JOHN C. DUVAL, FIRST TEXAS MAN OF LETTERS.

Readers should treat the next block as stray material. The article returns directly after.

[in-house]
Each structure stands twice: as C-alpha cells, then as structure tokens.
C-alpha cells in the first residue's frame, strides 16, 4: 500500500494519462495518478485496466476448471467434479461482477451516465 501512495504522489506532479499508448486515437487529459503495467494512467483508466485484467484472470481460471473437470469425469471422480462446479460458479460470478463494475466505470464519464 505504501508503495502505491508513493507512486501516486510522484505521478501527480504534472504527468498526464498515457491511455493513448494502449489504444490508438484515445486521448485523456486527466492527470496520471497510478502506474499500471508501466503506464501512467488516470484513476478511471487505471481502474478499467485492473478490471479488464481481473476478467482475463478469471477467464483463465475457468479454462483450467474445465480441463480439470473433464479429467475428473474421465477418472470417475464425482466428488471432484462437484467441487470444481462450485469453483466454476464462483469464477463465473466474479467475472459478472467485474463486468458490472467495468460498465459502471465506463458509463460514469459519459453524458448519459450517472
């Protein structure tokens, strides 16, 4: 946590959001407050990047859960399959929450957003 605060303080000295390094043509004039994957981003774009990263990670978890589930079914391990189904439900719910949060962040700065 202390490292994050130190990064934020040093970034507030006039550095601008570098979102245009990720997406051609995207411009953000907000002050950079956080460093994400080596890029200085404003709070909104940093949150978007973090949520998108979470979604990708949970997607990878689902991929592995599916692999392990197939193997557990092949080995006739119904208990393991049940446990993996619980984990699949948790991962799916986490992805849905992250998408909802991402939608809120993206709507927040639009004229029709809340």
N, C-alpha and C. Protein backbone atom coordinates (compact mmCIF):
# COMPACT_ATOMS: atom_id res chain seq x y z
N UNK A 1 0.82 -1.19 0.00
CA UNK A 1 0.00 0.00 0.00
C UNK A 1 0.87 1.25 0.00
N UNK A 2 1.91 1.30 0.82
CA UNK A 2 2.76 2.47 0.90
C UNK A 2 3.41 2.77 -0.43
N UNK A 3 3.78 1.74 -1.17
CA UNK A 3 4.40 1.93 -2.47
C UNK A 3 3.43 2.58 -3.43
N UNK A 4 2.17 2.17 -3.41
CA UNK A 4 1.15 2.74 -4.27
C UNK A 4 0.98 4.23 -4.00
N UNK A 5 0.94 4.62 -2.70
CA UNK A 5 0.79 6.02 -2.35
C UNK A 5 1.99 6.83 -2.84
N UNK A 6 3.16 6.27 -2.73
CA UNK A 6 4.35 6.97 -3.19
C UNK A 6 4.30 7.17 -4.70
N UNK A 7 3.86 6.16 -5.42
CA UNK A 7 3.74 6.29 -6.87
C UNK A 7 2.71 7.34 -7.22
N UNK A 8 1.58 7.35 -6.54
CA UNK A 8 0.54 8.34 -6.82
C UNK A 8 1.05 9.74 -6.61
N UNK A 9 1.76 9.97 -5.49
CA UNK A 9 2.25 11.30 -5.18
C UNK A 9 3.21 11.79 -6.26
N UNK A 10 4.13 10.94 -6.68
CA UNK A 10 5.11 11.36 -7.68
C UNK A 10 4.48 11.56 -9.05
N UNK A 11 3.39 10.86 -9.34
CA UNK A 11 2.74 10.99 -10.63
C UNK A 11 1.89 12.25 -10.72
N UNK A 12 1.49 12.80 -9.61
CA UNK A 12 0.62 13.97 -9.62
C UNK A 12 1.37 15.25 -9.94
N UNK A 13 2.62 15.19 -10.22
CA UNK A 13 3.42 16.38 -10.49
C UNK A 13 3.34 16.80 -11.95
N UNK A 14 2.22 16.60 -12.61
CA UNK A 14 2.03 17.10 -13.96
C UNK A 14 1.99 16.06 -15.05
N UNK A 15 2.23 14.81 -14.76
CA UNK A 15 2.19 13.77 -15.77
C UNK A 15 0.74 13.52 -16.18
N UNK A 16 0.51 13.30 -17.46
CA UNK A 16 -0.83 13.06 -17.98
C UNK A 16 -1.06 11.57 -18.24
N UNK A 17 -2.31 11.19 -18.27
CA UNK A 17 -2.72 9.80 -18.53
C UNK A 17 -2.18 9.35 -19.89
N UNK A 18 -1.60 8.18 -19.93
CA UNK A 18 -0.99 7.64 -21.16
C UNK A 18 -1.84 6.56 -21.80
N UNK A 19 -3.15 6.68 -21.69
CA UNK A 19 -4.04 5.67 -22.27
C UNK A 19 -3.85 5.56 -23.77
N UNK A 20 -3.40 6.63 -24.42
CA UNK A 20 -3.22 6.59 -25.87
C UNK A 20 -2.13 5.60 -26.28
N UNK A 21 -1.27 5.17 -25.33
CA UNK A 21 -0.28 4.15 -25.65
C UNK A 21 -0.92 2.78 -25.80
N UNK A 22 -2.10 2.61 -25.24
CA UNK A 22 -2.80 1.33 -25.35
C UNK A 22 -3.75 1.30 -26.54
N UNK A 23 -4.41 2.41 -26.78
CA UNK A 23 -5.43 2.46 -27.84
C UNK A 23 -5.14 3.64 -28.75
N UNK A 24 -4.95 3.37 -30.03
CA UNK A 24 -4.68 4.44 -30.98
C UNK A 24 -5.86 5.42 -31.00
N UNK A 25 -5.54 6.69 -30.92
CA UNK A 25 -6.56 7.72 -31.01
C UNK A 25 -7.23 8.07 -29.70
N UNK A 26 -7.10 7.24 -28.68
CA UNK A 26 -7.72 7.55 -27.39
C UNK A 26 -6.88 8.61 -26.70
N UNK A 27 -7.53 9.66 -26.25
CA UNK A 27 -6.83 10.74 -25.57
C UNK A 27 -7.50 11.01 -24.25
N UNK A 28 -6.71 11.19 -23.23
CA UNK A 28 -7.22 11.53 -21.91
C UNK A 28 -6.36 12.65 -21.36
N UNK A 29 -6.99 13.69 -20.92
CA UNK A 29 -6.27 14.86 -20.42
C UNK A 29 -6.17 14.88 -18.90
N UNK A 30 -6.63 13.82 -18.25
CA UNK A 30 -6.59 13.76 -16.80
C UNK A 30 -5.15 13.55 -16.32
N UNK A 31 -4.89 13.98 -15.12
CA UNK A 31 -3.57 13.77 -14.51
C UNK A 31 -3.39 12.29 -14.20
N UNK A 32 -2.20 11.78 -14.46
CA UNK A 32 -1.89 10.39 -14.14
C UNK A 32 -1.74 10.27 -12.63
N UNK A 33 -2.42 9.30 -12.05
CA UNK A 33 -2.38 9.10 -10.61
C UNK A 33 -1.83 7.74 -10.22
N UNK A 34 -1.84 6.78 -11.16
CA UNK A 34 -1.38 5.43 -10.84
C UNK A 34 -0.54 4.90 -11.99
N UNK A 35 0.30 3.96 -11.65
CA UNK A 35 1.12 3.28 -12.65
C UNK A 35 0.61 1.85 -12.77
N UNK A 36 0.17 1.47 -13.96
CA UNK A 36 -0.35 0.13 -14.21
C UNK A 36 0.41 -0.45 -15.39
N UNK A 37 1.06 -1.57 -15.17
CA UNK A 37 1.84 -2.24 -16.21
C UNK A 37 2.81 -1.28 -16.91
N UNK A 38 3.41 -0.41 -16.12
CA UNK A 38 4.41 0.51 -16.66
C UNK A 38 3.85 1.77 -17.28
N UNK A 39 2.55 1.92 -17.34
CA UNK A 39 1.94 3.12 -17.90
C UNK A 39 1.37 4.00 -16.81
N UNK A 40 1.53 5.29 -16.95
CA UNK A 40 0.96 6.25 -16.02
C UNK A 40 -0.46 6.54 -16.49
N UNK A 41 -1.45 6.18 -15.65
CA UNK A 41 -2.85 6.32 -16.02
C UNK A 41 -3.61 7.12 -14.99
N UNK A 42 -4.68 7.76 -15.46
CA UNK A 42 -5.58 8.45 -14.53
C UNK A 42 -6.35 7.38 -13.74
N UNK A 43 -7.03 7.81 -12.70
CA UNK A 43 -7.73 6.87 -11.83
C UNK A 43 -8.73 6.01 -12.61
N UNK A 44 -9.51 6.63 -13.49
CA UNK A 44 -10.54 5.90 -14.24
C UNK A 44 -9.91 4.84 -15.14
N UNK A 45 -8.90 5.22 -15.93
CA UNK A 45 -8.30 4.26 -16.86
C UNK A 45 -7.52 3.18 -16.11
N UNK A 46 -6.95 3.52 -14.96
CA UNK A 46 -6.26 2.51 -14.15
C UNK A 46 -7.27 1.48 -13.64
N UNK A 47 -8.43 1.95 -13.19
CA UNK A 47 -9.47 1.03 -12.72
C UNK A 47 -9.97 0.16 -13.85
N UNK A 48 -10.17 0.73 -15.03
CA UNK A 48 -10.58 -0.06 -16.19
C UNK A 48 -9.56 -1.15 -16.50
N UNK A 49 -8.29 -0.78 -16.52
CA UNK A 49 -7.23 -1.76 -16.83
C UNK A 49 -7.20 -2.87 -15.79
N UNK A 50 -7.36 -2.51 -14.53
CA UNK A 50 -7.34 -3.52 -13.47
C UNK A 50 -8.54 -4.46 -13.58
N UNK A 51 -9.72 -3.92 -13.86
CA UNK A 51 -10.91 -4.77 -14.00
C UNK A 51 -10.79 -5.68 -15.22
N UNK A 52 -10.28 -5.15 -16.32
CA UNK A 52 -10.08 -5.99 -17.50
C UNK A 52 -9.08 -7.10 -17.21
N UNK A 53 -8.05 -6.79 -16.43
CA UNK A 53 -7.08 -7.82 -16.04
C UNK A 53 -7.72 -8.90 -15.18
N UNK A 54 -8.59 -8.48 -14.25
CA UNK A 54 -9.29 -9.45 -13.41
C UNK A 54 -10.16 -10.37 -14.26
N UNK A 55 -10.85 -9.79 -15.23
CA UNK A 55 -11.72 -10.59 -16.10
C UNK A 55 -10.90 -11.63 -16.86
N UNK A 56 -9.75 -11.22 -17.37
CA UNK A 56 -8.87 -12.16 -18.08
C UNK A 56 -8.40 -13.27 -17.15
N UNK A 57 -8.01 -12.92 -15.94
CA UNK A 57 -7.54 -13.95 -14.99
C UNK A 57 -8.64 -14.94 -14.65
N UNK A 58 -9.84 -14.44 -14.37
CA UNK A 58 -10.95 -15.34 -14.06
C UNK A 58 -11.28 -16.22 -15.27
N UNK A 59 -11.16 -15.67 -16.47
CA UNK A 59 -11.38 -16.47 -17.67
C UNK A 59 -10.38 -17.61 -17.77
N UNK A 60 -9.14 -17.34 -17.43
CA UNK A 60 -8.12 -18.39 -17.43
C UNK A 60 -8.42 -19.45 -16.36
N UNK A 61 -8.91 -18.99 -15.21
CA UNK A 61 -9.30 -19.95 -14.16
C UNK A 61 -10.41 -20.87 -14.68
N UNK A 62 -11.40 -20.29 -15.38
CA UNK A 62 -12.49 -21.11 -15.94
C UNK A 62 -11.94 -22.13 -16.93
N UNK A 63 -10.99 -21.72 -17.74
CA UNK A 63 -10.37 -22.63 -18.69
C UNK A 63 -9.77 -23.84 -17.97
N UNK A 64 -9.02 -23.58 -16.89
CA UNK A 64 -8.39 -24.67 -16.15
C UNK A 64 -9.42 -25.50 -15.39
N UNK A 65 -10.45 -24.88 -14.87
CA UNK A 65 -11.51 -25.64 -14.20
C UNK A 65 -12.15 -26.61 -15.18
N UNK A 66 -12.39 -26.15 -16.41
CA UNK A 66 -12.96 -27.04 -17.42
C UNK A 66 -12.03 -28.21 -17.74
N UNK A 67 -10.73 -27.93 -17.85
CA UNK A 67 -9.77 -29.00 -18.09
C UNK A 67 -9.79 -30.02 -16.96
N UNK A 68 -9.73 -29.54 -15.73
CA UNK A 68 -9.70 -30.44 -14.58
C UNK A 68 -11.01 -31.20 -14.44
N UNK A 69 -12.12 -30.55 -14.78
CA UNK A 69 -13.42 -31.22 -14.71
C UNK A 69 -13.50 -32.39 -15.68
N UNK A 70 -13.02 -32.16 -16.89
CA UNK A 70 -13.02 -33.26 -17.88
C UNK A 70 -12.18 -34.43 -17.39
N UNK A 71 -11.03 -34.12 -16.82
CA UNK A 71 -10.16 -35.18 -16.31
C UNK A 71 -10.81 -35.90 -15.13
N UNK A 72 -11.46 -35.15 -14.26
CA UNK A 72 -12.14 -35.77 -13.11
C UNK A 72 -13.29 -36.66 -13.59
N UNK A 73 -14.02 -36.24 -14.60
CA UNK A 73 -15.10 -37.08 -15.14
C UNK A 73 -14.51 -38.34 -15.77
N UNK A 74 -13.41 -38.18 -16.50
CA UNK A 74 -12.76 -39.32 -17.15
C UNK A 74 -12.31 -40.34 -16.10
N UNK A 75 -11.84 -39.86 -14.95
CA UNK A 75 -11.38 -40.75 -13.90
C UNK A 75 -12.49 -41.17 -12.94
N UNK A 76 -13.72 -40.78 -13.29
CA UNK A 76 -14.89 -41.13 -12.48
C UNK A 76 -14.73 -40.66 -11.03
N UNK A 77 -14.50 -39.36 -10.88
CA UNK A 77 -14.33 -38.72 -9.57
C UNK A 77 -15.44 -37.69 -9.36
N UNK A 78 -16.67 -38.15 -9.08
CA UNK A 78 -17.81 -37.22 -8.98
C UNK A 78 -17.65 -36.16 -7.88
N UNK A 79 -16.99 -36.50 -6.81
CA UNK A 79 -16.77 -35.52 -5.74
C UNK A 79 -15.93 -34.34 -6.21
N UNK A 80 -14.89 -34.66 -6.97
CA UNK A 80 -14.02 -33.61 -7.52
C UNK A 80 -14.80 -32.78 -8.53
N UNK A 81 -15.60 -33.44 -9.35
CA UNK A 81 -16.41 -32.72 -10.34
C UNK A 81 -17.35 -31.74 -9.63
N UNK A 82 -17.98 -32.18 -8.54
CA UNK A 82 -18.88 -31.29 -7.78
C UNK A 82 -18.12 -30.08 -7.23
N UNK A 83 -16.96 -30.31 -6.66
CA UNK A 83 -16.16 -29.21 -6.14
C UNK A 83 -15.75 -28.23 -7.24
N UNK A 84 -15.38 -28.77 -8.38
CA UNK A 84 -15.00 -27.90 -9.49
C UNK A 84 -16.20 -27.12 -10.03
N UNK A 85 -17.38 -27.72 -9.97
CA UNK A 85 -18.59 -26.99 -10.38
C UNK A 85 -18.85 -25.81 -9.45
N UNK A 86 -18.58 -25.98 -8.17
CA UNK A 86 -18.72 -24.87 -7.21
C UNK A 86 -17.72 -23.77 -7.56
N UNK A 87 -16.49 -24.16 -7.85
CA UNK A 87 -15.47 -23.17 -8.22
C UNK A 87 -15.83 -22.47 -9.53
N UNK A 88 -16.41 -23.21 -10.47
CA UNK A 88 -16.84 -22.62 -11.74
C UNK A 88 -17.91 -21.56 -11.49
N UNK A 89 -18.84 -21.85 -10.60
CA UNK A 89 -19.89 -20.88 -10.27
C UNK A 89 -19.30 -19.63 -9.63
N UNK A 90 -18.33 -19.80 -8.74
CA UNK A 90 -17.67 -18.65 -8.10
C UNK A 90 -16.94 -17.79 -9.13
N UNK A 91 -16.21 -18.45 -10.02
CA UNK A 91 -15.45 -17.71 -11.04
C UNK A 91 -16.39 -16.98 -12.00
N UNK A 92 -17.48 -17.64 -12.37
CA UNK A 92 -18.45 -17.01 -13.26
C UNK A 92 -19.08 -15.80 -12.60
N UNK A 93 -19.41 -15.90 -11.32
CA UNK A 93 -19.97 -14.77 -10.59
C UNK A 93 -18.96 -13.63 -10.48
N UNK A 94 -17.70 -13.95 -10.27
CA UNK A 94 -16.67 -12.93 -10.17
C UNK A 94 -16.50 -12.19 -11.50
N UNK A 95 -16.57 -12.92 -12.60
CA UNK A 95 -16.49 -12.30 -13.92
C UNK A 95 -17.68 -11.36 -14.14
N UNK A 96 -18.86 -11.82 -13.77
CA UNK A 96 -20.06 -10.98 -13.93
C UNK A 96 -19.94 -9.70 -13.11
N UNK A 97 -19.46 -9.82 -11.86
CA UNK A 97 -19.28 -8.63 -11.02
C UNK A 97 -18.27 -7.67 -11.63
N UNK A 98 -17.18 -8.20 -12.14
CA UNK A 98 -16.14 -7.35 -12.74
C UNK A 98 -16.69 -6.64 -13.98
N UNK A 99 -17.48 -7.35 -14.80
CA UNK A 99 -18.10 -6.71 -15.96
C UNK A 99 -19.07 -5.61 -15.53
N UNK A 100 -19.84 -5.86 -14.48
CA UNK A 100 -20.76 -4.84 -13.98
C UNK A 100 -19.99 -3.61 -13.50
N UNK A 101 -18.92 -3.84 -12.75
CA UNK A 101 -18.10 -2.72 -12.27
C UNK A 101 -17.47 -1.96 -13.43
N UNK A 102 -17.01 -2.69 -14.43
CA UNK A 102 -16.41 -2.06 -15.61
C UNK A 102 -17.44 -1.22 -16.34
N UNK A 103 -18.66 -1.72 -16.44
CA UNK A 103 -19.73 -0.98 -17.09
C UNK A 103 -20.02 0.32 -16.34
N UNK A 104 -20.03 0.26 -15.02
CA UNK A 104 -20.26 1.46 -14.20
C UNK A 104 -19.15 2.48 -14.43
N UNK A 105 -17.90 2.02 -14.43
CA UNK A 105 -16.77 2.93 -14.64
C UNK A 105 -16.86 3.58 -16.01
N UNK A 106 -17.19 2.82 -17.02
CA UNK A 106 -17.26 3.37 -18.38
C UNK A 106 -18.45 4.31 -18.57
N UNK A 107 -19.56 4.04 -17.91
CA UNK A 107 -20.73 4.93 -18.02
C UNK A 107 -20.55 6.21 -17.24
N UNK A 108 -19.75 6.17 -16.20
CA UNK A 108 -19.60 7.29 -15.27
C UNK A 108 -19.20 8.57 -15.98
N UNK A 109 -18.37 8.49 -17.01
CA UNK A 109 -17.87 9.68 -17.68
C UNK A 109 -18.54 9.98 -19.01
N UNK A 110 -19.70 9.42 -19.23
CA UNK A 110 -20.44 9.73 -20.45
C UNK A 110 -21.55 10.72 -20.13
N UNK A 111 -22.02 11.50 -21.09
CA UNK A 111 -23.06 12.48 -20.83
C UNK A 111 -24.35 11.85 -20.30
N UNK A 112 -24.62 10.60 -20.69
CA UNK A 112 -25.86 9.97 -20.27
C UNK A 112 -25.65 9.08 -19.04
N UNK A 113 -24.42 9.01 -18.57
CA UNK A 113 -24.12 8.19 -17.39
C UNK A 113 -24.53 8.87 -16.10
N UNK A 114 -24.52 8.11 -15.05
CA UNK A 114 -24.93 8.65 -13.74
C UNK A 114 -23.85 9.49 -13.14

Dallas: Southwest Review, 1939. 105pp. Frontispiece and text illustrations by Tom Lea. Original cloth. First edition, limited to 1,000 copies. Fine copy. The dust jacket shows the usual browning, else fine. Campbell, The Book Lover’s Southwest…. p. 45: “Not merely a critical and biographical study, but includes a series of Duval’s unpublished writings.” Dykes, One Hundred Head Cut Out of the Jeff Dykes Herd 14: “…Tom Lea illustrated the book with some of his best drawings and naturally the Lea collectors compete when an occasional copy appears for sale….Scarce.” Dykes, Western High Spots p. 116: “This is also a fine Ranger book as Duval served with Wallace in Captain Jack Hays’s company in 1845.” The book is divided into four parts: biographical, critical, bibliographical and Duval’s unpublished writings. The bibliographical section clarifies the confusion over the various editions of some of his writings with the last section containing eleven stories that appear in print for the first time. Duval arrived in Texas in 1835 and, unlike his brother Burr, escaped the Goliad Massacre.